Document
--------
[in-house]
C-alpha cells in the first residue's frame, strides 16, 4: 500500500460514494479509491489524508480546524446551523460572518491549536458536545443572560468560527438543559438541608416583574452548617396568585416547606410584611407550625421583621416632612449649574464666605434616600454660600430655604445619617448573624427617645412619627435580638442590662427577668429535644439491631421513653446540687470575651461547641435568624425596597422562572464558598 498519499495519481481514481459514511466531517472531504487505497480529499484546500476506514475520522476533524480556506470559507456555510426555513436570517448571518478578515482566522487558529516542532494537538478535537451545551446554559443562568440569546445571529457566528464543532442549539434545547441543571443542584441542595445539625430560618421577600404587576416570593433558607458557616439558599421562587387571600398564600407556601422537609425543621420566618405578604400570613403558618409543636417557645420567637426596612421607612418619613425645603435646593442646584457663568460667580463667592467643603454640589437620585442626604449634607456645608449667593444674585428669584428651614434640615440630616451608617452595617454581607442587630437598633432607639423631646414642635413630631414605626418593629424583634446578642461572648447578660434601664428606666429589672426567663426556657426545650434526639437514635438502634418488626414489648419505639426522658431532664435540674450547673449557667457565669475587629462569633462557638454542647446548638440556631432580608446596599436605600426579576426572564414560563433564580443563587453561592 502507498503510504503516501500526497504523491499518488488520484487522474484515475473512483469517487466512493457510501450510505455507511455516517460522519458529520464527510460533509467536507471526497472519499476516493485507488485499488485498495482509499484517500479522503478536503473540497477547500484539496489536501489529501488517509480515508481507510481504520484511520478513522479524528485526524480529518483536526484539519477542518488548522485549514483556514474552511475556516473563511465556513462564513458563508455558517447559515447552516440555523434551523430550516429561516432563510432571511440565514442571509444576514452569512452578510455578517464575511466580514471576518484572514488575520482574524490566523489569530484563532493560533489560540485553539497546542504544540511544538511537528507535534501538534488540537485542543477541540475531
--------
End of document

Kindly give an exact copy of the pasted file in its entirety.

[in-house]
C-alpha cells in the first residue's frame, strides 16, 4: 500500500460514494479509491489524508480546524446551523460572518491549536458536545443572560468560527438543559438541608416583574452548617396568585416547606410584611407550625421583621416632612449649574464666605434616600454660600430655604445619617448573624427617645412619627435580638442590662427577668429535644439491631421513653446540687470575651461547641435568624425596597422562572464558598 498519499495519481481514481459514511466531517472531504487505497480529499484546500476506514475520522476533524480556506470559507456555510426555513436570517448571518478578515482566522487558529516542532494537538478535537451545551446554559443562568440569546445571529457566528464543532442549539434545547441543571443542584441542595445539625430560618421577600404587576416570593433558607458557616439558599421562587387571600398564600407556601422537609425543621420566618405578604400570613403558618409543636417557645420567637426596612421607612418619613425645603435646593442646584457663568460667580463667592467643603454640589437620585442626604449634607456645608449667593444674585428669584428651614434640615440630616451608617452595617454581607442587630437598633432607639423631646414642635413630631414605626418593629424583634446578642461572648447578660434601664428606666429589672426567663426556657426545650434526639437514635438502634418488626414489648419505639426522658431532664435540674450547673449557667457565669475587629462569633462557638454542647446548638440556631432580608446596599436605600426579576426572564414560563433564580443563587453561592 502507498503510504503516501500526497504523491499518488488520484487522474484515475473512483469517487466512493457510501450510505455507511455516517460522519458529520464527510460533509467536507471526497472519499476516493485507488485499488485498495482509499484517500479522503478536503473540497477547500484539496489536501489529501488517509480515508481507510481504520484511520478513522479524528485526524480529518483536526484539519477542518488548522485549514483556514474552511475556516473563511465556513462564513458563508455558517447559515447552516440555523434551523430550516429561516432563510432571511440565514442571509444576514452569512452578510455578517464575511466580514471576518484572514488575520482574524490566523489569530484563532493560533489560540485553539497546542504544540511544538511537528507535534501538534488540537485542543477541540475531